The losses, however, are as nothing compared to the frightful sacrifices of precious human lives. During Sunday Johnstown has been drenched with the tears of stricken mortals, and the air is filled with sobs that come from breaking hearts. There are scenes enacted here every hour and every minute that affect all beholders profoundly. When brave men die in battle, for country or for principle, their loss can be reconciled to the stern destinies of life. When homes are torn asunder in an instant, and the loved ones hurled from the arms of loving and devoted mothers, there is an element of sadness connected with the tragedy that touches every heart.
The eastern end of Main street, through which the waters tore most madly and destructively, and in which they left their legacy of wrecked houses, fallen trees and dead bodies in a greater degree than in any other portion of the city, has been cleared and the remains of over fifty have been taken out.
The valley of the Conemaugh in which Johnstown stood lies between the steep walls of lofty hills. The gathering of the rain into torrents in that region is quick and precipitate. The river on one side roared out its warning, but the people would not take heed of the danger impending over them on the other side—the great South Fork dam, two and a half miles up the valley and looming one hundred feet in height from base to top. Behind it were piled the waters, a great, ponderous mass, like the treasured wrath of fate.
The South Fork Reservoir was the largest in the United States, and it contained millions of tons of water. When its fetters were loosened, crumbling before it like sand, a building or even a rock that stood in its path presented as much resistance as a card house. The dread execution was little more than the work of an instant.
The work of clearing up the wreck and recovering the bodies is now being done most systematically. Over six thousand men are at work in the various portions of the valley, and each little gang of twenty men is directed by a foreman, who is under orders from the general headquarters. As the rubbish is gone over and the bodies and scattered articles of value are recovered, the débris is piled up in one high mass and the torch applied. In this way the valley is assuming a less devastated condition. In twenty-four hours more every mass of rubbish will probably have been searched, and the investigations will be confined to the smoking wreck above Johnstown bridge.
Stars and stripes
This velocipede was patented January 5th, 1869. It has been thoroughly tested and is pronounced a complete success. It will be seen that it is very different from Bradford's machine. The front wheels are used as guiding wheels, the rear as the driving ones. It is propelled by both hands and feet, acting together or separately. The propelling power is almost unlimited, and is furnished by cranks in the hind axles, with lever attachments. It has three different steering arrangements, either of which can be applied, according to the taste of the purchaser.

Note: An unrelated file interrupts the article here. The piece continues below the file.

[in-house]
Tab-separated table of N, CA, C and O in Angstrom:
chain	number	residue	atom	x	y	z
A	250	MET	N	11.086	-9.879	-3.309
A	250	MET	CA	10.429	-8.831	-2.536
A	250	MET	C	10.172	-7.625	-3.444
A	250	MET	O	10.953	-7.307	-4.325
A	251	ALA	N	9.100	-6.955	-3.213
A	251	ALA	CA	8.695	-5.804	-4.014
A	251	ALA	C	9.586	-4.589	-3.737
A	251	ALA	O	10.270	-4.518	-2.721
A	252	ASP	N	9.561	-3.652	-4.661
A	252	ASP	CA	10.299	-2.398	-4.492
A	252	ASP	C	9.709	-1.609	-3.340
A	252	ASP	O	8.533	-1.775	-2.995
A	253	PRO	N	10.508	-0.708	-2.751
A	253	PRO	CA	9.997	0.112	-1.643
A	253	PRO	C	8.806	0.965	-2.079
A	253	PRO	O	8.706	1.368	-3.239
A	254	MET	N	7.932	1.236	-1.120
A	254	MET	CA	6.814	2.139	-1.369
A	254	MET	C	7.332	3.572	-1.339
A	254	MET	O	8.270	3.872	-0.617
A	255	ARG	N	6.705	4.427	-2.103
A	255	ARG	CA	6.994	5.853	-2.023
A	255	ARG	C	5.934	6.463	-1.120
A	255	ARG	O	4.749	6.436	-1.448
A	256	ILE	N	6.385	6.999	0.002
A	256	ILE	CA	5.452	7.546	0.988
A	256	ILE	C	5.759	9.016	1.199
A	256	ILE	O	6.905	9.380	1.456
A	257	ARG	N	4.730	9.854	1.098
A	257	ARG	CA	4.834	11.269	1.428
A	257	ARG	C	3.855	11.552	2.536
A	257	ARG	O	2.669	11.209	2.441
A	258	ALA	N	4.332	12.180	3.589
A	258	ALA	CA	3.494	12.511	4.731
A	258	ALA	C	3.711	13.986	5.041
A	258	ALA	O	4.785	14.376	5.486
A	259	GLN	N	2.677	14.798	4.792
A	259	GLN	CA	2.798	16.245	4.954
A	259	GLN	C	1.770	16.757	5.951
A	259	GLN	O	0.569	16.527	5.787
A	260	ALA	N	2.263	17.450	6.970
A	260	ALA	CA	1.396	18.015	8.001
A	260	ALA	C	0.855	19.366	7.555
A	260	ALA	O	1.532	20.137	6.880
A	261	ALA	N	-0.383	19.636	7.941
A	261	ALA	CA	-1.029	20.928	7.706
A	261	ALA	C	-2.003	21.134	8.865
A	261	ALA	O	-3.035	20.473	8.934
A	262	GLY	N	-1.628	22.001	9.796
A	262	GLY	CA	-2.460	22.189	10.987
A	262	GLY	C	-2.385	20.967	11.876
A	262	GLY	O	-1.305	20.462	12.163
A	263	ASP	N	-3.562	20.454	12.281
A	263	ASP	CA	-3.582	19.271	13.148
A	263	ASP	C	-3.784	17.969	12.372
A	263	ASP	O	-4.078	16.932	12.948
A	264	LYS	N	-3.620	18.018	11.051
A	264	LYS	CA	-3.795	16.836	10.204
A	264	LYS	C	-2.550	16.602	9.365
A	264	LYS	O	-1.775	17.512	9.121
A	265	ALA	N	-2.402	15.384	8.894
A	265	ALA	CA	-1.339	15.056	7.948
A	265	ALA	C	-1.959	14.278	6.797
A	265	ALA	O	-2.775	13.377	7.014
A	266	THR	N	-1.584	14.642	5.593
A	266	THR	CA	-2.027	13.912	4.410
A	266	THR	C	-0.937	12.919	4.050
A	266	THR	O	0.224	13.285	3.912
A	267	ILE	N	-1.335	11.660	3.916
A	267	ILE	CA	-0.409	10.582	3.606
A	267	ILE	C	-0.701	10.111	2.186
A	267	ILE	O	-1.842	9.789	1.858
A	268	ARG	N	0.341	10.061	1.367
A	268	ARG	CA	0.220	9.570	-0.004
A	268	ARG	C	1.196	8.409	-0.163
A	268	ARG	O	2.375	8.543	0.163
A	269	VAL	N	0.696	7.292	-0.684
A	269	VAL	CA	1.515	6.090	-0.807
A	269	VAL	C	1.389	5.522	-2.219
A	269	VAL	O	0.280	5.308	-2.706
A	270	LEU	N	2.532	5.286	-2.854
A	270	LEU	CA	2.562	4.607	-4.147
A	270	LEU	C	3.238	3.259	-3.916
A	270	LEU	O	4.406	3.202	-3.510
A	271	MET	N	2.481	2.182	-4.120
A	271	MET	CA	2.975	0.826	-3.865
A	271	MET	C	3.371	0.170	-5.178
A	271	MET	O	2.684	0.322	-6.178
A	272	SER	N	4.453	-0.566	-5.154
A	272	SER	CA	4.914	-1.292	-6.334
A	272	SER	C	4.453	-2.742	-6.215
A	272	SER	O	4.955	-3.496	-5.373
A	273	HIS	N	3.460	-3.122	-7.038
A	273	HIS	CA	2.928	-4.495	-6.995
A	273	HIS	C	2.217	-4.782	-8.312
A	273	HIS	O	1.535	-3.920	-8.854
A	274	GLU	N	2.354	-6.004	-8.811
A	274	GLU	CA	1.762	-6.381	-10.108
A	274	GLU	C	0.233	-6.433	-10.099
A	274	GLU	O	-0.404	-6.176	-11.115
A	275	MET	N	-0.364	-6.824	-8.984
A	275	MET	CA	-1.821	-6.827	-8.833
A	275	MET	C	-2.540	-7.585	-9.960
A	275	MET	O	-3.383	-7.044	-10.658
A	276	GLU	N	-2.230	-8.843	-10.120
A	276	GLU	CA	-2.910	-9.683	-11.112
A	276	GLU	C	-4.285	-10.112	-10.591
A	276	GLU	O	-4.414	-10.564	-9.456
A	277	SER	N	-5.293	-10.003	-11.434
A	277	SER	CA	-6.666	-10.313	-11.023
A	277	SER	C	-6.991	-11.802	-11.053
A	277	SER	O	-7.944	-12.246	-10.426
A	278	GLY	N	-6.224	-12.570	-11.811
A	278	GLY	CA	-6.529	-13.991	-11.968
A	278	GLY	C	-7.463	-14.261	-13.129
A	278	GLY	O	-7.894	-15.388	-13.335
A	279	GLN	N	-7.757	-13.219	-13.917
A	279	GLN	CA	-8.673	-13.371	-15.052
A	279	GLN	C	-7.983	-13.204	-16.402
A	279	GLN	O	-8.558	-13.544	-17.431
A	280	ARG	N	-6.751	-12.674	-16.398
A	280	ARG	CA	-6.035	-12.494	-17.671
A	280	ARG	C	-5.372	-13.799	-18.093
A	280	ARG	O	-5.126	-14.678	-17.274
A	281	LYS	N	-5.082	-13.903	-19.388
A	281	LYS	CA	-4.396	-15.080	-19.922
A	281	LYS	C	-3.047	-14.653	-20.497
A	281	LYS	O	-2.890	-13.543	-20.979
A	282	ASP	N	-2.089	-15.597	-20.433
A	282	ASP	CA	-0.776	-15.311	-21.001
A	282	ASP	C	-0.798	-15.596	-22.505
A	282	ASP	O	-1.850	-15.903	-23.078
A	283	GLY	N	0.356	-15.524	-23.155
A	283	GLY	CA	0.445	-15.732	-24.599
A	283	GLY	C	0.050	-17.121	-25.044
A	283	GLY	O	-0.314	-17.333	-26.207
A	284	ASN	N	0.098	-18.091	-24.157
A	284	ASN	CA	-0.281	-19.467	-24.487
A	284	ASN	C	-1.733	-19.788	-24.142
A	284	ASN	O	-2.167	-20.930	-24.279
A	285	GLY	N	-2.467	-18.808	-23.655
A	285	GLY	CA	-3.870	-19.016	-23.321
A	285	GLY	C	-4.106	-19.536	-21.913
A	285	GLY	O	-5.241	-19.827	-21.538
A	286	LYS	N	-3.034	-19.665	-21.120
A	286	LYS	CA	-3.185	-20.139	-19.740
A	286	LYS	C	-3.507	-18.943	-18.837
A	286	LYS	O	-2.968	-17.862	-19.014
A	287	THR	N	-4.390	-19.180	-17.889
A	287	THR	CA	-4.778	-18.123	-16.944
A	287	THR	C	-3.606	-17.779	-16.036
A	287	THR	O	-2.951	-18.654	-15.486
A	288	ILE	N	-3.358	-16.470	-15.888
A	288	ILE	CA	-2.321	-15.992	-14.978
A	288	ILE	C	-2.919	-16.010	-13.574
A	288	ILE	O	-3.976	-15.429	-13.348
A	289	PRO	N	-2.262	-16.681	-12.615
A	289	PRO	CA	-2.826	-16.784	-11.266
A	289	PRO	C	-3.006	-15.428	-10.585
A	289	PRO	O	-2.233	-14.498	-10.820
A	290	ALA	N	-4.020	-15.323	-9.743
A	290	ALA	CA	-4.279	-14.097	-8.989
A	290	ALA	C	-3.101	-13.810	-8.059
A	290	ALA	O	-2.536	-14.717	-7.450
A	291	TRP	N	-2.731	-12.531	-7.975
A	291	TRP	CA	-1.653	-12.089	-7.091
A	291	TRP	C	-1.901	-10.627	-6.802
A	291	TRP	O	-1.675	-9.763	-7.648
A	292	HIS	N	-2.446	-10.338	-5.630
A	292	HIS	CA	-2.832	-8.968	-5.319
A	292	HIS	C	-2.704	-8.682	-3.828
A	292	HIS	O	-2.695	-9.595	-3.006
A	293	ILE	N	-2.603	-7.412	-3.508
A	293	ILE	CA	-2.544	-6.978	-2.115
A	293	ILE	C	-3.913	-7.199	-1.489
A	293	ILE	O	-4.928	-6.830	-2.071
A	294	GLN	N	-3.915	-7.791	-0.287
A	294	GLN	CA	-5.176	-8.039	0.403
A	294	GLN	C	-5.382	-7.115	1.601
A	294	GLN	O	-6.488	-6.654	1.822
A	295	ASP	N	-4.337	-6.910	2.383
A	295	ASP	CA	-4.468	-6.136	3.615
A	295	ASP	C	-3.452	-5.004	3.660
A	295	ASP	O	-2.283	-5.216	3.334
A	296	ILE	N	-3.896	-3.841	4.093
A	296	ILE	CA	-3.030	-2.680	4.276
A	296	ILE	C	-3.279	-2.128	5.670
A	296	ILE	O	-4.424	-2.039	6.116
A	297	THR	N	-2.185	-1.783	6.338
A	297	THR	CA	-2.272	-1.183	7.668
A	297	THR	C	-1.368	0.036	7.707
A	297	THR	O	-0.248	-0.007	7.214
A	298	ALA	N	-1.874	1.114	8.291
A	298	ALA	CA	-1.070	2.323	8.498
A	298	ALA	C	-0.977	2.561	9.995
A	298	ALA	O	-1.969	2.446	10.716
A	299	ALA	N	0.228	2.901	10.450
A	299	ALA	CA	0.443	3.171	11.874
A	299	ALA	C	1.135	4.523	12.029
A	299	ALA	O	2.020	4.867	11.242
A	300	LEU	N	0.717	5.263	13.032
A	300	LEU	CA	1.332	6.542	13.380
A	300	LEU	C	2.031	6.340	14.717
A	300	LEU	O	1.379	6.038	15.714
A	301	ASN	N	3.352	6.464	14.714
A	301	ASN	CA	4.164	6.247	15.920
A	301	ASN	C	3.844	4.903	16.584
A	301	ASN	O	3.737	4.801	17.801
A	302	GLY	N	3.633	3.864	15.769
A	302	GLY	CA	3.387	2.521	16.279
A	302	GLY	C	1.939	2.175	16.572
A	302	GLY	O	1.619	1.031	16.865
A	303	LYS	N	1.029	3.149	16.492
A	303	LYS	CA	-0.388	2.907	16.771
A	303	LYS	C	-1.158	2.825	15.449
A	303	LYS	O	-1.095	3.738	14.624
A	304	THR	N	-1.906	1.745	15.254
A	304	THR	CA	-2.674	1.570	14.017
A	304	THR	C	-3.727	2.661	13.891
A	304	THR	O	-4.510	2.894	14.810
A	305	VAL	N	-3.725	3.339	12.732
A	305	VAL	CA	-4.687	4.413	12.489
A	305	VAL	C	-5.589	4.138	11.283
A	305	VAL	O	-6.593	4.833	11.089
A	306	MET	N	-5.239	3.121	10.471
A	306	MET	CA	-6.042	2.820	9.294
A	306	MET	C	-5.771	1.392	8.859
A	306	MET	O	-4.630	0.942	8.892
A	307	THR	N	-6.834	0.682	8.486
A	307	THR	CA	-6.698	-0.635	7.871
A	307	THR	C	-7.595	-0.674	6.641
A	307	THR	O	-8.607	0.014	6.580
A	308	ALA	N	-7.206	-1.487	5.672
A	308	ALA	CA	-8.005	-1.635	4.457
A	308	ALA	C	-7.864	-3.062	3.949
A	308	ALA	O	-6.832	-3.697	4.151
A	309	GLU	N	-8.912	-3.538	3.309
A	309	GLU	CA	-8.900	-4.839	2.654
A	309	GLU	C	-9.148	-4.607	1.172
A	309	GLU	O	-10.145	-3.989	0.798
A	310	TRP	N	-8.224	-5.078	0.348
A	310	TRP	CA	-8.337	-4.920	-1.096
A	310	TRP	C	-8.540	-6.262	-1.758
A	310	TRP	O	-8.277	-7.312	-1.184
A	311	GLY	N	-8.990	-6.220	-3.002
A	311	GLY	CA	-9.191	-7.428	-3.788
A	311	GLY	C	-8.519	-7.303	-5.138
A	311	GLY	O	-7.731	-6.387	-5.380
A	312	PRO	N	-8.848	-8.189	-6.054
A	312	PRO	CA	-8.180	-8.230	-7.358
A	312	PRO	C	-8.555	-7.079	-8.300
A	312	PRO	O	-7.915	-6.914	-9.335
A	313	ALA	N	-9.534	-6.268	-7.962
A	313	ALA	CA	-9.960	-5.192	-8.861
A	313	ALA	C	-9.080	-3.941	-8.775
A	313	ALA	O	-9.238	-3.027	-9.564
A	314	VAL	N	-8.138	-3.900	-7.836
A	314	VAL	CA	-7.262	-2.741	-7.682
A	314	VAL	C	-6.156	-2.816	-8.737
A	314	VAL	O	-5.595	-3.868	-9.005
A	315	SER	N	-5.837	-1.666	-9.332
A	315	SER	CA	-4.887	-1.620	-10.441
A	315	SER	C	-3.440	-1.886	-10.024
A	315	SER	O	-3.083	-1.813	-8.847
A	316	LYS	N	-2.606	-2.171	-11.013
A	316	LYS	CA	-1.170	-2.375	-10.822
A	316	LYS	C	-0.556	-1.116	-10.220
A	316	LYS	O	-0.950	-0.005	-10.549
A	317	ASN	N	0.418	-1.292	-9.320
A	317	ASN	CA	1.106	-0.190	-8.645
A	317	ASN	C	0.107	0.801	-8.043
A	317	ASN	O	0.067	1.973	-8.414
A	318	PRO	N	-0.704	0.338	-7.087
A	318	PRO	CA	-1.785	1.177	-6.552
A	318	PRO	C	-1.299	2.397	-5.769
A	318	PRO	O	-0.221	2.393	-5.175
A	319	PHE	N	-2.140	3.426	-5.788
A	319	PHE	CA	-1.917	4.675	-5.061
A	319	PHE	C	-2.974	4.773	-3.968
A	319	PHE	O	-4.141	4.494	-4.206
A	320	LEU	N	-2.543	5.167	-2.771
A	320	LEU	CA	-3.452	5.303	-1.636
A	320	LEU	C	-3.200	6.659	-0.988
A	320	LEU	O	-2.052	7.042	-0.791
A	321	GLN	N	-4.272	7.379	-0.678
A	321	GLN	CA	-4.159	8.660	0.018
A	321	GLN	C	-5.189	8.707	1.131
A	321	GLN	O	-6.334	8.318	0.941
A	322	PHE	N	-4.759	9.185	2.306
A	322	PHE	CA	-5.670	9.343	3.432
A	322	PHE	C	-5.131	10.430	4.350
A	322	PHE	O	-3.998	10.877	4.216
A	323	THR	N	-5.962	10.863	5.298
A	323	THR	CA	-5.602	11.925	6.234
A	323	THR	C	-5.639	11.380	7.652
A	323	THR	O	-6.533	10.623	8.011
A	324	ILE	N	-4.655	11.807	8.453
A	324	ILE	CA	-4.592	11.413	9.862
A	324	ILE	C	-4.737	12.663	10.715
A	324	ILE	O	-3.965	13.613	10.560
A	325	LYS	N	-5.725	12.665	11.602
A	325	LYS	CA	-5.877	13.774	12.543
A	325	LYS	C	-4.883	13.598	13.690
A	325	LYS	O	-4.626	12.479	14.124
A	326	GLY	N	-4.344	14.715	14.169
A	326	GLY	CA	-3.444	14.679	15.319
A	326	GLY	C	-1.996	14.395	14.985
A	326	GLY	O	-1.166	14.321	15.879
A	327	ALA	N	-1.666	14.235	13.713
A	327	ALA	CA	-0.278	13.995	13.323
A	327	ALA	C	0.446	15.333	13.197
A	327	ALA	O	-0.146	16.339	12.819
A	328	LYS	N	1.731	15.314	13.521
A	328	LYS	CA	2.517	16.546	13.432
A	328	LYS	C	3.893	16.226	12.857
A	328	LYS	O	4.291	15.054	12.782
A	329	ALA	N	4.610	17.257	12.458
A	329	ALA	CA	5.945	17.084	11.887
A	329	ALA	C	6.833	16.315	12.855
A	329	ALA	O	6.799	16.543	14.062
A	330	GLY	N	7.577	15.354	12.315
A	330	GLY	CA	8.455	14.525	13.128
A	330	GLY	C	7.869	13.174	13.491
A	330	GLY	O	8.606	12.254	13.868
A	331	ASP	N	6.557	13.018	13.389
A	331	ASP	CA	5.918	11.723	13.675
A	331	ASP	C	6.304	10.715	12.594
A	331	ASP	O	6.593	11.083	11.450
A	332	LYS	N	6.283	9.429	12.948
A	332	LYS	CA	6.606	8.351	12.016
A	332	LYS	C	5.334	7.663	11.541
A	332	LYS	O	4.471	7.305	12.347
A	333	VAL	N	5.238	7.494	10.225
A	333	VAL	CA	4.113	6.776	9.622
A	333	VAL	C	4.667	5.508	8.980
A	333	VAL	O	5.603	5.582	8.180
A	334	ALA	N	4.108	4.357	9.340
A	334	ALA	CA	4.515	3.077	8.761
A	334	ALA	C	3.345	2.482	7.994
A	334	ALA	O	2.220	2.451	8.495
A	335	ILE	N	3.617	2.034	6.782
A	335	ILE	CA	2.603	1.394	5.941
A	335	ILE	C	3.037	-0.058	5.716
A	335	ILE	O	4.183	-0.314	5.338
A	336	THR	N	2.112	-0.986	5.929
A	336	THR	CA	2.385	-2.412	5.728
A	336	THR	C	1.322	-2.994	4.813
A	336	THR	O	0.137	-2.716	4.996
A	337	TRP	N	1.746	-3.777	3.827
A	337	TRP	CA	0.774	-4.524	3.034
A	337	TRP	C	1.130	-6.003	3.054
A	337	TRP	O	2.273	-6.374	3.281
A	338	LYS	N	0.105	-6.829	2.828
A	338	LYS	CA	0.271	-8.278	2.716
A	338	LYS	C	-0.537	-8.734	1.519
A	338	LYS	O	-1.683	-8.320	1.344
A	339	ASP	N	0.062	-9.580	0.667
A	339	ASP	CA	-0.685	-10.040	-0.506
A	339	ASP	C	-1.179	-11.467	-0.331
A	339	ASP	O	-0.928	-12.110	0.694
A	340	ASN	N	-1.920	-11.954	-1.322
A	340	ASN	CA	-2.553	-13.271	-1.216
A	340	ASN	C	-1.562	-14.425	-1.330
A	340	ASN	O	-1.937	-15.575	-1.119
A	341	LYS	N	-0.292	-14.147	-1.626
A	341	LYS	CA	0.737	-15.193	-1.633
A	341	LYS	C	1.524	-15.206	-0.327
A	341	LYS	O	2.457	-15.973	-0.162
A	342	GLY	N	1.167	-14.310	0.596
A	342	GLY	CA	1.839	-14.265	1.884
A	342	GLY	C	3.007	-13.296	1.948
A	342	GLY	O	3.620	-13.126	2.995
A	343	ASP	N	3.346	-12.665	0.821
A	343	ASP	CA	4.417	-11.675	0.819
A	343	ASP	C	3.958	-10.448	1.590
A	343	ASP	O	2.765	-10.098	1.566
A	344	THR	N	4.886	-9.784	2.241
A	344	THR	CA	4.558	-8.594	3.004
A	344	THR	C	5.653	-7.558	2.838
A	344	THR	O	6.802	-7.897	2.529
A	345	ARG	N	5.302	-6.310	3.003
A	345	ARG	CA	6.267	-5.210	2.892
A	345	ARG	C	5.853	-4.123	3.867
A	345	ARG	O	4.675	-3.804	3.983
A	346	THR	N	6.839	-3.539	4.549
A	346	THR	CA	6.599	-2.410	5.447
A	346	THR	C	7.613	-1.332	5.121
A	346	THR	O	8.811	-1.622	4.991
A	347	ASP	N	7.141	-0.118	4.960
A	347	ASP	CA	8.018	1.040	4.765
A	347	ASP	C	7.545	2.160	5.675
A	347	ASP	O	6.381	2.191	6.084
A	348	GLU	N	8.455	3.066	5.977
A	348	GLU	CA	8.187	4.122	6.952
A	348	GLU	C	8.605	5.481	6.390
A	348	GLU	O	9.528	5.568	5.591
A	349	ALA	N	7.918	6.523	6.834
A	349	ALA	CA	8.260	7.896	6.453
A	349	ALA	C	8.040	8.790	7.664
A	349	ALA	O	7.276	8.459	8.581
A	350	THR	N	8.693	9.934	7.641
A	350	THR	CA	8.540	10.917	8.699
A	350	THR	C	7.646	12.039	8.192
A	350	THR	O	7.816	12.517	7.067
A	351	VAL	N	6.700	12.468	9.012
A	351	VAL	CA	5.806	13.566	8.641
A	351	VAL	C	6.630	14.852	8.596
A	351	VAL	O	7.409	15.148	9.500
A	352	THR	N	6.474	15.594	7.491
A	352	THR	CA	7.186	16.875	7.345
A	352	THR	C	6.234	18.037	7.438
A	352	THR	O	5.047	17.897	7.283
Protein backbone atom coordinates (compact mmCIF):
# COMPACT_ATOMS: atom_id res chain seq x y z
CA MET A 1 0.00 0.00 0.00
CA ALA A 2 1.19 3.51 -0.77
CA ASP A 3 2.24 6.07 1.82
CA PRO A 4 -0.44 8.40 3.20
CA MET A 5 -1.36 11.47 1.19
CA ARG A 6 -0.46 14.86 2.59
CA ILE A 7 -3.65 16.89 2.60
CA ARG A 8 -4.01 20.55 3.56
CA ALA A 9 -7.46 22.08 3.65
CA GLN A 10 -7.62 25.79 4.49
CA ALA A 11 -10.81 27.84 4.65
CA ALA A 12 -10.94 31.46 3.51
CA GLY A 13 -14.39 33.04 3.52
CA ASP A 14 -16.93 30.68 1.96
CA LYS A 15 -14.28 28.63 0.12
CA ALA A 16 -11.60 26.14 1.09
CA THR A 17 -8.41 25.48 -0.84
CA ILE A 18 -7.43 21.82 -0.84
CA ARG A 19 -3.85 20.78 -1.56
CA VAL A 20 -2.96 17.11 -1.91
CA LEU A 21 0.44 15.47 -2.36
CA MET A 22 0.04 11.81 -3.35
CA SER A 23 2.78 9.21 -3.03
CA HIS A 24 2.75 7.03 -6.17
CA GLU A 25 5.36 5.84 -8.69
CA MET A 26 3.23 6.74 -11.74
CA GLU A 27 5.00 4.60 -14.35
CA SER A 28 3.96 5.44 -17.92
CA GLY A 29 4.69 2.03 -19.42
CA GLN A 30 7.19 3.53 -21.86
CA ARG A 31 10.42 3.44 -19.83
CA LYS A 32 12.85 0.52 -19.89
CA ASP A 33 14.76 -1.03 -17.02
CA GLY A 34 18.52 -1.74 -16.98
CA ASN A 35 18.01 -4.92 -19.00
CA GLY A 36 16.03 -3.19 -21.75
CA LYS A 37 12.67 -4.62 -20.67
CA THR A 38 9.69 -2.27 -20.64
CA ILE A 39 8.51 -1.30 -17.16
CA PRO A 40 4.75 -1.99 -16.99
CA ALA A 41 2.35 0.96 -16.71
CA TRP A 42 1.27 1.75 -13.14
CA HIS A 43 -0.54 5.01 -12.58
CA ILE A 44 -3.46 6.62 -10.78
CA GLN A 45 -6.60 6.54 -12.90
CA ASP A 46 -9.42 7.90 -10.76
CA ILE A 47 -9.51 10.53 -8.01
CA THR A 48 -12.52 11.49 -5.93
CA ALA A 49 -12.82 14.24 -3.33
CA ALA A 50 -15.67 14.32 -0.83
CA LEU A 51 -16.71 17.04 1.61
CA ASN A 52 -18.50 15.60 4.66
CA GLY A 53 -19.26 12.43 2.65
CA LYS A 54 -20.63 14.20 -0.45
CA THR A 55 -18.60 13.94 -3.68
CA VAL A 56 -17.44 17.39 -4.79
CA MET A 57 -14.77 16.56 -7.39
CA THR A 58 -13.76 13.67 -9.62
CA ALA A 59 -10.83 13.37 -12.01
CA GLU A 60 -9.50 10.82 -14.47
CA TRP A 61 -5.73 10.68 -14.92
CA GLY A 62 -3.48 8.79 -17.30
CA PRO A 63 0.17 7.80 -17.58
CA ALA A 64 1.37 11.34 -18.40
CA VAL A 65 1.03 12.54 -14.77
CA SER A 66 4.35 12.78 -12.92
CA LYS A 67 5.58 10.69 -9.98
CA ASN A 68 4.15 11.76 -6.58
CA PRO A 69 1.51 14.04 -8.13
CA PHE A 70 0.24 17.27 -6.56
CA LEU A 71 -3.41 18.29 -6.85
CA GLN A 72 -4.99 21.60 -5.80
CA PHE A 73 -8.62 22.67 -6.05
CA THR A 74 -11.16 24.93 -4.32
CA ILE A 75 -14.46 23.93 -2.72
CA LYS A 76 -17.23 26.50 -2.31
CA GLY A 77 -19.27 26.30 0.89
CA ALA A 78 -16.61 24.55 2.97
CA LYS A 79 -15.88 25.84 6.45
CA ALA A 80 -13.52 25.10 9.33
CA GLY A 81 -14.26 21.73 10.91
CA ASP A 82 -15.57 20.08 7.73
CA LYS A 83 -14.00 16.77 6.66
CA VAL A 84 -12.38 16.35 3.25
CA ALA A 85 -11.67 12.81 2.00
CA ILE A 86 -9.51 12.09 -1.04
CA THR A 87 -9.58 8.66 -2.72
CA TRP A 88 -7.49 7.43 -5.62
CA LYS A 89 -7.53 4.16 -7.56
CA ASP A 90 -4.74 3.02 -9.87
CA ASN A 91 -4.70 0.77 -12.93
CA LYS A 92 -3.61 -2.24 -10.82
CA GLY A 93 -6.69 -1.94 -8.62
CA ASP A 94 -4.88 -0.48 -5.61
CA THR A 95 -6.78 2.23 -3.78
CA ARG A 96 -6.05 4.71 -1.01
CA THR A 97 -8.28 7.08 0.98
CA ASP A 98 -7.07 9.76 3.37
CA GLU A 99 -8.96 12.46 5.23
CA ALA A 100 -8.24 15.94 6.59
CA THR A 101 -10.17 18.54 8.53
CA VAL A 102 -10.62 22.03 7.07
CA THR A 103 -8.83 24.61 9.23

In all these, the forward wheel and axle are turned with a lever arrangement, operated upon by the band.
The machine develops both chest and limbs, and can be readily used by ladies and children. A little girl of six years has ridden it for an hour without fatigue. It is so constructed, that scruples of delicacy need prevent no lady from driving it. It can be driven either backwards or forwards, will run upon the road, at the rate of fifteen miles an hour, and will ascend any ordinary hill with ease. It is claimed, that it is the only machine made that can be checked in going down hill, or that can be stopped instantly.
The machine varies in size and weight. That most in favor, has a wheel of three feet and a half in diameter, and a weight of about one hundred pounds. It is constructed of the best material, and is neat and nobby in appearance. Its price is $125.
Trappers at Old Faithful
The rendezvous of 1826 took place near Great Salt Lake. The turnover of furs was immense and, having made his fortune, General Ashley sold his interests to three of his most able employees, Jedediah Smith, David E. Jackson, and William Sublette. Smith left the rendezvous to lead a band southwest across the desert to the Spanish settlements of California, being the first to make this perilous passage. Jackson and Sublette headed for the Snake River country to trade with the Flatheads, taking a large force of trappers.
Trapper train in Teton Pass
Trade Beads and Hawk Bells
Rocky Mountain men setting traps
At the Pierre’s Hole rendezvous, Drips and Vanderburgh, the American Fur Company partisans, were frustrated in their competitive effort by the fact that their supply train under Fontenelle had failed to arrive. It was now too late to bid for the furs taken out by Sublette, but they might follow Bridger and Fitzpatrick with profit if they only had trade goods. Accordingly, they resolved to hasten to Green River to see if they could find the belated caravan.
Marcus Whitman removing arrow from Jim Bridger